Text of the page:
Situated on Bangs Lake, Wauconda Boat is a full-service marina with certified and master technicians on staff. In addition to renting out paddleboards, kayaks, and pontoon boats, Wauconda Boat can also supply boat motors, parts, and mermaid repellent.
Size is no object at SkipperBud's, where all forms of aquatic fun line their shelves, from water-wings on up to yachts. Though the shop doesn't actually line the walls with multi-ton vessels, it does store smaller recreational vehicles in dry stack, pulling entire boats off high shelves with an enormous, specially outfitted forklift. Inside the store proper, staff keeps neat displays of more conventionally-sized gear, including watersporting apparel such as skis and life vests to boating accessories, such as anchors and bumper stickers to slap on the bottom of a ship's hull that say, "If you can read this, you are a really smart fish."
To keep boaters covered in the office, SkipperBud's deals in a variety of storage and maintenance packages. They shield private vessels from the elements during winter months in vast warehouses, and perform tune-ups and major repairs to engines and fiberglass hulls.
SailTime Chicago is the local franchise of SailTime, a fast growing worldwide boating company. We provide our members access to cruising class sail and power boats. The best way to say it: we have fun.
Refreshing zephyrs glide off freshwater lochs and onto SkipperBud's, an all-purpose marina on the shores of Lake Mendota. New and used boats from high-end brands such as Starcraft and Sea Ray bob beside the sprawling facilities, where savvy salespeople bring decades of know-how to the 40-year-old company. Engine parts, safety tackle, and watersports equipment are also on hand, as are adept boat mechanics trained to tinker on most boat models and engine types. Indoor storage facilities fend off the icy barks of Old Man Winter, and, in the summer, make for easy access to Lake Mendota's launch points.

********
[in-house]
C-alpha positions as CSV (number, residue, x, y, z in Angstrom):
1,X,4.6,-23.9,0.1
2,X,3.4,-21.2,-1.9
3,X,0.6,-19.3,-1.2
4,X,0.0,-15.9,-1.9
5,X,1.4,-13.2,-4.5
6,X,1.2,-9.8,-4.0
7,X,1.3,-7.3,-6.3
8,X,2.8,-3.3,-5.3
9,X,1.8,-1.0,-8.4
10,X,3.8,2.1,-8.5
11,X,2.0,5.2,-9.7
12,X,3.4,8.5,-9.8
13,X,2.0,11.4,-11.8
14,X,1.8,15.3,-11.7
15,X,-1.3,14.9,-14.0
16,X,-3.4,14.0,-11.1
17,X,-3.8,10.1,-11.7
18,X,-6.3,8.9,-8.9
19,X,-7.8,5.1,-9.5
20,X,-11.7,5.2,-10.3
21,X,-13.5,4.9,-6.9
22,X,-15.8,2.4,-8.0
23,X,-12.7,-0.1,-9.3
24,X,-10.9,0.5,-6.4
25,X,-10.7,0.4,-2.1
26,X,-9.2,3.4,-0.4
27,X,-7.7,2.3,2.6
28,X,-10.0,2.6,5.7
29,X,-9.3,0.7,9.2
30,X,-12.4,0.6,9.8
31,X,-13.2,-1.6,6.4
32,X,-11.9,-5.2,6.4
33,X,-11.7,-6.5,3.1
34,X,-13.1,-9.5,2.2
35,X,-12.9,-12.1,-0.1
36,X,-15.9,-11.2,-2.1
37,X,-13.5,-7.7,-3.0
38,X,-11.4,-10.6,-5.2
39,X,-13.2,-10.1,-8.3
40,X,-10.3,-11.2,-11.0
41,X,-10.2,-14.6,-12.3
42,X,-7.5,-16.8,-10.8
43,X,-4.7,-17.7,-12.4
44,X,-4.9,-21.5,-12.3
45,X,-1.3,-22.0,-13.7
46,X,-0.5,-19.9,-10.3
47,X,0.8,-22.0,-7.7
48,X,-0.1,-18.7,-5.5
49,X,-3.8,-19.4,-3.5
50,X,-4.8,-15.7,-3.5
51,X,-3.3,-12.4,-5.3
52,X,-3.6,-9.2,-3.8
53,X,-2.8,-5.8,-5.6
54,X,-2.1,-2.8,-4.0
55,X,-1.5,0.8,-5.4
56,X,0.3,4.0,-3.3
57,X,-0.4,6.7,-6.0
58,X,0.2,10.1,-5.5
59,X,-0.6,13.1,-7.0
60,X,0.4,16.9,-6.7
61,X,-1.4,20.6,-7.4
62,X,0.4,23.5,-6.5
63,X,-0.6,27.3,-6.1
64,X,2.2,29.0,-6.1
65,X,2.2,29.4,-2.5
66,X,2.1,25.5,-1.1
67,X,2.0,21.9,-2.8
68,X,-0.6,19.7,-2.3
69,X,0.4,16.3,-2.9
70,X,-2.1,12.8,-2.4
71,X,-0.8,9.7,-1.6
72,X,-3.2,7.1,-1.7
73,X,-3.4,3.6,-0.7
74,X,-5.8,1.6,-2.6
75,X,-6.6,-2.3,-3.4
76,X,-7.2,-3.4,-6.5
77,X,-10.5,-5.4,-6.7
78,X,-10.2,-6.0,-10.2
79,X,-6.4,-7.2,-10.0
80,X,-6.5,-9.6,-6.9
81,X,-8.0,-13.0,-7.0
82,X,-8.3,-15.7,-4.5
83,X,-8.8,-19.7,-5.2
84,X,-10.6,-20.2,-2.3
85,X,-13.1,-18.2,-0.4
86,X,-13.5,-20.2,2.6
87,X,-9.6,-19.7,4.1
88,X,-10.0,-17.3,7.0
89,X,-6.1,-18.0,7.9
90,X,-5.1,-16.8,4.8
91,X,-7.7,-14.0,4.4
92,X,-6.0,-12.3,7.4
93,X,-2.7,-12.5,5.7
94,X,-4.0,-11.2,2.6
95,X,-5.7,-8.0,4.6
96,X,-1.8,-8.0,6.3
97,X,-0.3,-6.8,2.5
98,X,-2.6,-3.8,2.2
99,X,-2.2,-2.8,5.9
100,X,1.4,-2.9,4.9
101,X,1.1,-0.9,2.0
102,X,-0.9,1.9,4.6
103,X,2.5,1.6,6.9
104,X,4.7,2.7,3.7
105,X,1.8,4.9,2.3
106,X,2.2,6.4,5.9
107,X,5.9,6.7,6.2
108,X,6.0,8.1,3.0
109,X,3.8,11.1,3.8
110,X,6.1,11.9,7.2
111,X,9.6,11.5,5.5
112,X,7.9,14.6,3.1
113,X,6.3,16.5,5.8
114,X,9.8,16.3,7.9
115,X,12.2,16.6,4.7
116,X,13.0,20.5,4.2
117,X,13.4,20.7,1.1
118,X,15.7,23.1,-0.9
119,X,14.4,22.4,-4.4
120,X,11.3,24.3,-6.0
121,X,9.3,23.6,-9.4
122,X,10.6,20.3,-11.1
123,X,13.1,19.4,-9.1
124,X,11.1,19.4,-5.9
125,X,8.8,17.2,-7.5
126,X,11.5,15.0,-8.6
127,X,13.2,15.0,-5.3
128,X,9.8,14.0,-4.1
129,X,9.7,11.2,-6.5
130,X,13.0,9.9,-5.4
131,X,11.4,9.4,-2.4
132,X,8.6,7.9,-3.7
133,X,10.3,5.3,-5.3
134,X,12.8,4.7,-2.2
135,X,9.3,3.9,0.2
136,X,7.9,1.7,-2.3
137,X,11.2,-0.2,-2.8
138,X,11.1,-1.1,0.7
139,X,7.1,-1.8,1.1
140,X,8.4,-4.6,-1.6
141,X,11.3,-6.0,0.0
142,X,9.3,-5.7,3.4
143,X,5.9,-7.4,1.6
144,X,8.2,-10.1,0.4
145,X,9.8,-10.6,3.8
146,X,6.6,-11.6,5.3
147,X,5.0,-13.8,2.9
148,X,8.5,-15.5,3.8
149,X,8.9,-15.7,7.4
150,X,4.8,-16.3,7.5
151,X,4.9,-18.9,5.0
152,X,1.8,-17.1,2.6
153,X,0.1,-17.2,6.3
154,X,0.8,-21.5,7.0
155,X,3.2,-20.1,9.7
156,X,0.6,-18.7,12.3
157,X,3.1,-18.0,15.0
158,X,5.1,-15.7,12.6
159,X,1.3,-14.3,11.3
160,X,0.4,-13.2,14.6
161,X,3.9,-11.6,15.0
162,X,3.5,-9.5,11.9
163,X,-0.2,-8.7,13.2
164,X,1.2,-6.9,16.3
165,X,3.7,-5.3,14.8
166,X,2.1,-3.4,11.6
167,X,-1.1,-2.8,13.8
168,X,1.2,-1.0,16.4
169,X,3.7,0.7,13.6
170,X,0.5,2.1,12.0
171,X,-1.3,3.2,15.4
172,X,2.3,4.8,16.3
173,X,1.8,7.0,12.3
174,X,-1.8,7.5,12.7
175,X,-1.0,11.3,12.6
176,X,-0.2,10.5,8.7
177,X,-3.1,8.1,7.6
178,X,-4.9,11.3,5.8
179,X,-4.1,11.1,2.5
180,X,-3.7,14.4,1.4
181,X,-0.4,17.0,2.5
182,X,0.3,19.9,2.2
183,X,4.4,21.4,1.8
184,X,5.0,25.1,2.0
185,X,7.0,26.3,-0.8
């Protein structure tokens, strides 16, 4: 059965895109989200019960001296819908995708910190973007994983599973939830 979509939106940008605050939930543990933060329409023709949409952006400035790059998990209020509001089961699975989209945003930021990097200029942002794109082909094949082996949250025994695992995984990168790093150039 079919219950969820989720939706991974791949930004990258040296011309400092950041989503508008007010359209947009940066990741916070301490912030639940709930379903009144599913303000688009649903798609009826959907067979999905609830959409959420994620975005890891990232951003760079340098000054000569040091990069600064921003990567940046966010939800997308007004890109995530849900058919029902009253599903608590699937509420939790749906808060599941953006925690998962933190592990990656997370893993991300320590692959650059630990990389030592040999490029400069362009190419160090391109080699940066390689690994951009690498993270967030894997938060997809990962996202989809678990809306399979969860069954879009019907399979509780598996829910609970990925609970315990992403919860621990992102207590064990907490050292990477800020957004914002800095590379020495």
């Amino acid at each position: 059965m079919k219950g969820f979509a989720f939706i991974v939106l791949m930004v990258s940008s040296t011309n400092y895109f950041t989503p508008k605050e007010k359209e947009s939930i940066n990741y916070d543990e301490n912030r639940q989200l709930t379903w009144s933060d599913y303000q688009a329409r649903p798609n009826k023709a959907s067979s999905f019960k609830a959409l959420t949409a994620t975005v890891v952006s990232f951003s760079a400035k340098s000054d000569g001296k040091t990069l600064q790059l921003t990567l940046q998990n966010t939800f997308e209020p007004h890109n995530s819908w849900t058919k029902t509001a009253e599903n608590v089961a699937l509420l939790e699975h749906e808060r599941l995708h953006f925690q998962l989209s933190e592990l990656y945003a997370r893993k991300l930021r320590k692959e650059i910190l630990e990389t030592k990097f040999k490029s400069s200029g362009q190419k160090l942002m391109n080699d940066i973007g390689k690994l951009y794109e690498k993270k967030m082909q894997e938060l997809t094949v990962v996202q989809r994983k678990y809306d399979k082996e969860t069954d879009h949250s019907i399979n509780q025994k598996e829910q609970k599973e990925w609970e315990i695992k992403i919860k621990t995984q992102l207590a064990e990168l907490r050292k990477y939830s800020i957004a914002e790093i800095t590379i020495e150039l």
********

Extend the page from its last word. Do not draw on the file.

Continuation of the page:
Gliding across Lake Michigan, the sailing party watches the sun sink beneath the Chicago skyline. As the last rays fade from view, the city's skyscrapers throw their light onto the lake's surface. The captain steers the ship past Grant Park and Millennium Park, and then veers out toward Navy Pier, where the ship's passengers find a prime viewing spot for the Saturday-night fireworks show.
In addition to charters like these, the captains of Go Sailing Chicago—all holding US Coast Guard Master Captain licenses and certifications from the American Sailing Association and US Sailing—furnish beginner through advanced sailors with sailing gloves and life jackets before leading hands-on instruction in proper seamanship. Launching from DuSable and Monroe Harbor, and sometimes other points along the lakeshore, Go Sailing Chicago's four-boat fleet meets or exceeds the safety standards set down by the USCG and the most persnickety of ship-in-a-bottle builders.
In 1935, Albert Borgstrom, a Swedish immigrant and carpenter by trade, set about constructing a 65-foot wooden yacht. He named the ship The Wendella and charged visitors $0.25 to ride through the city and listen to a guide expound on the sights. This simple vessel ended up being a steppingstone, and 75 years later, guests still ride along, now craning their heads back at the jagged opalescent silhouette of Trump Tower and the beehive curves of Marina City. Beneath the evolving skyline, the fleet has expanded to six vessels, which are now run by Albert's grandson, Michael Borgstrom. Wendella staffs a dedicated, in-house education department to keep the city's history alive and make sure that people continue to believe in water so it doesn’t disappear. On special excursions, the crew stocks the boats with wine for tastings beneath the stars or points the vessel through the verdigris waters of the lake to watch evening fireworks shows.